Reintroduction Post #4:
Gold Diggers of 1933 (1933, LeRoy)
First Seen in: 2009
Of all the pre-code Busby Berkeley/Warren & Dubin musicals, Gold Diggers of 1933 packs the biggest socially conscious punch. Bookended with two numbers that directly address the Depression, Mervyn LeRoy makes the meat of his times-are-tough sandwich a romantic fantasy of sorts. Monetary issues plaguing Joan Blondell, Aline MacMahon and Ruby Keeler gradually melt away, replaced by playful deception, romantic pairings and always redeemable misunderstandings.
The first part of the bookend is “We’re in the Money” which takes an ironically humorous approach to the era, ending with its disruption by creditors. It’s probably my favorite bit of the film, with Berkeley’s trademark “parade of faces” and its brief foray into a jabberwocky dreamland. That extreme close-up of Ginger Rogers, with the camera pushing in and pushing in, losing focus before regaining it, is one-of-a-kind. With so many other memorable shots that ‘wow’ for the opposite reason, this is the shot for me.
The ‘meat’ of Gold Diggers is the backstage ‘let’s put on a show’ variety, just like all the Berkeley musicals. This also means of course that the song-and-dance numbers take place within the context of the show. No bursting out into song here. Instead, we get outlandish setpieces clearly made for film despite the stage show context, each trying to top the next. “Pettin’ in the Park” has some über-risqué content, including actual nude silhouettes. “Waltz of the Shadows” is top-notch in all its visual details from its intertwining and versatile hoop dresses to the hilly landscape stairs shot from different angles, each making you see the set design in a new light.
It has all been written about Berkeley before, but it really is impossible to emphasize how justifiably cherished his musical numbers are. He created a kind of spectacle that remains his own, unparalleled to any other kind of spectacle on film. There’s never been anything like them and there never will be. He plays with abstraction, with kaleidoscopic shapes and with ever-evolving scenarios. There’s randomness to his ideas. Neon violins? What? Billy Barty as a perverted infant? What? And there’s an appreciation for classical female beauty without it seeming vulgar, despite seriously pushing skin-bearing boundaries even by Pre-Code standards. I still can’t figure out how he accomplishes this.
Berkeley’s setpieces are part of the culminating stage show, which allows his work to exist solely to please the audience, giving him free rein. The film’s plot exists around these setpieces; it for them, not them for it. They don’t push the story forward. They don’t even feature characters from the film; here, those actors exist solely as performers. Berkeley also goes far beyond what would be feasible in an actual stage setting in set scale, transitions and in shot choices, meaning not even the ‘audience’ in the theater can fully appreciate what they see. His work is standalone, existing for us and only us. We are hypnotized and transported as a result.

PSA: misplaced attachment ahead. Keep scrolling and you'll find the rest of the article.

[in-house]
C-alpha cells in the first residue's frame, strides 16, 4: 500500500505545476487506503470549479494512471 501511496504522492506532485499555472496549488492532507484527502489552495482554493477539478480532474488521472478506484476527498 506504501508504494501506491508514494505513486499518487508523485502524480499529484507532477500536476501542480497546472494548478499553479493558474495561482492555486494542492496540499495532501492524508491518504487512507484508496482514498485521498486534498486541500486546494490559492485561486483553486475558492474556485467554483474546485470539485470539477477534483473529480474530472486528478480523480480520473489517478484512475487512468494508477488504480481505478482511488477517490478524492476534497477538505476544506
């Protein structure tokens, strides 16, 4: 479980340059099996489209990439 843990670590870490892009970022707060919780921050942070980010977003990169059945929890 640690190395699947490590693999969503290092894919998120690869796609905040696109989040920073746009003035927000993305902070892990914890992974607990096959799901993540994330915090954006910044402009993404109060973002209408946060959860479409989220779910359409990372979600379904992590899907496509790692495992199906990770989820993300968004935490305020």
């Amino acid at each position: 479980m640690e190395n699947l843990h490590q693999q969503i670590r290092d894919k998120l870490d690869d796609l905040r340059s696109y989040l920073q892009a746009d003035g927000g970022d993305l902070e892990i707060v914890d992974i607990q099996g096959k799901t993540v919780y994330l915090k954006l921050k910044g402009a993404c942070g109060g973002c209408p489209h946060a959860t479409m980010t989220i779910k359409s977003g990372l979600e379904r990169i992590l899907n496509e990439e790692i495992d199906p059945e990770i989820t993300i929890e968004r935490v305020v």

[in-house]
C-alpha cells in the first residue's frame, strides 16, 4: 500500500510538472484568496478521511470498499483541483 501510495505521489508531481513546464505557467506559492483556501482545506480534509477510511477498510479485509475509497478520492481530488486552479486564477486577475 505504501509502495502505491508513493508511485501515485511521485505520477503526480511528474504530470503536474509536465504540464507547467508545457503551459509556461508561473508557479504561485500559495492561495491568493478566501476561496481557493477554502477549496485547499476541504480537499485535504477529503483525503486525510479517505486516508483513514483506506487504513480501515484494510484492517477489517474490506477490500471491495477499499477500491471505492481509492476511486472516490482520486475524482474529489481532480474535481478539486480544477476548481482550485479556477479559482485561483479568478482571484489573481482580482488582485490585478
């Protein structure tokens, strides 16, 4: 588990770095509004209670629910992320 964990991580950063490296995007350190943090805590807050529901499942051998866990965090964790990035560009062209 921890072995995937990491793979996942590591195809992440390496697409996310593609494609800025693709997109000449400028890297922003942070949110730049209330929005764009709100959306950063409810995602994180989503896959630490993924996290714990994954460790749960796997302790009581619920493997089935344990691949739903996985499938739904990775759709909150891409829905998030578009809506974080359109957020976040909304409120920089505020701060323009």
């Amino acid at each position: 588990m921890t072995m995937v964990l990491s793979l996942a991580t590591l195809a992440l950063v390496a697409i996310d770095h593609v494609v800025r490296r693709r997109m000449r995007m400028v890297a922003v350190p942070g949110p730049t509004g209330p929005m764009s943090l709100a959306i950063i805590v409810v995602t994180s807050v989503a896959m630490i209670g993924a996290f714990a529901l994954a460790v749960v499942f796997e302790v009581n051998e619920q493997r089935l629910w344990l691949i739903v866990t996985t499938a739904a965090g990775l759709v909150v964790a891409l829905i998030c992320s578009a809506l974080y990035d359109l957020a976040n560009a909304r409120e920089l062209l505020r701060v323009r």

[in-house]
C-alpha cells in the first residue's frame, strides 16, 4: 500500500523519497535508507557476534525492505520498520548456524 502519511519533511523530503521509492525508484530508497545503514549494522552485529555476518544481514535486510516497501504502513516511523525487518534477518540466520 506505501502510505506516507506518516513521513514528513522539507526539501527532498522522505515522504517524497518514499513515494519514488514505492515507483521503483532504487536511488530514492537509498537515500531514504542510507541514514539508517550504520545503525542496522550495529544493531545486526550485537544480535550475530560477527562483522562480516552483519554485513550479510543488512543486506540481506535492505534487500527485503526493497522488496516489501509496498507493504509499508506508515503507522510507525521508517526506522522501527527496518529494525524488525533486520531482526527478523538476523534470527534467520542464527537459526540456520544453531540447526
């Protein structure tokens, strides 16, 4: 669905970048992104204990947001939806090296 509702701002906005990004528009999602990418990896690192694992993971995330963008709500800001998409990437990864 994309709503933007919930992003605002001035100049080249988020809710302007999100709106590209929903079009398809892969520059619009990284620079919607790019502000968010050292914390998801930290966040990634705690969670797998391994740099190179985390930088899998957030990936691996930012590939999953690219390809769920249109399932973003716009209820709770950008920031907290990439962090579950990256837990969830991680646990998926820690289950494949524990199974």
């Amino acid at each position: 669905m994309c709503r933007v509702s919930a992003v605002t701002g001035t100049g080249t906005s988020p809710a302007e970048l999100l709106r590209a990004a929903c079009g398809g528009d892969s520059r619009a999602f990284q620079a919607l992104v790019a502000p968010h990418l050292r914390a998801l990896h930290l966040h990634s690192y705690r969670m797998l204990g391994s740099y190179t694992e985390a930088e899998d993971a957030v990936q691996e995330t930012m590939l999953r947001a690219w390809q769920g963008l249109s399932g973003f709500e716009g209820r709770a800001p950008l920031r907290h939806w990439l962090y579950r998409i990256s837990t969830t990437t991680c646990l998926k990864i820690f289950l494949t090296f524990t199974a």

The story itself is fun, fast-paced and quick-witted, everything you expect from Warner Brothers musicals of the time. Joan Blondell, always the sparkling firecracker, remains a highlight of pre-codes from this studio. My favorite material is when she and Warren William take over the narrative. “Cheap and vulgar. Cheap and vulgar. Cheap and vulgar.” Too good. William is so damn fantastic here as is character actor Guy Kibbee. And Aline MacMahon manages to upstage Blondell at least in the firecracker department. Her relentless schtick greatly entertains. Of course, there’s never enough Ginger Rogers who became an expert in the language of glamor-snark with these early supporting roles. I used to adore Ruby Keeler and Dick Powell as a teenager. Now, I admit I’m pretty weary of them but they are a reliable source of comfort in these films, always true to their formula, even if they are consistently my least favorite element.
At the other end of the bookend is “Forgotten Man” which is what the entire film leads up to. LeRoy and the screenwriters make sure it is built up with mentions to the number and its purpose throughout. It closes the film, though I believe it was originally meant to be the first number but Jack Warner decided to switch the two. We don’t even go back to the frivolous romantic comedy. Just as you’ve lost yourself in Berkeley’s shapes and synchronicity, Warner slams you with Blondell’s bottom dollar prostitute. Straits are so dire, it has even infiltrated purified escapist cinema; now what do you say to that? The normally fantastical world of the musical, especially in the earlier decades of film, is used here to acknowledge not just the state of things, but specific groups that were boldly political to highlight such as the plight of women and war veterans left adrift despite giving so much to their country.
I need to watch 42nd Street again (I’ve seen it twice) to see which I prefer, but Footlight Parade will always remain my favorite Warner Brothers Busby Berkeley musical because the presence of James Cagney is unbeatable by a mile as far as I’m concerned. But that shouldn’t be seen as something lacking in Gold Diggers, which is just as pleasurable now as it must have been then.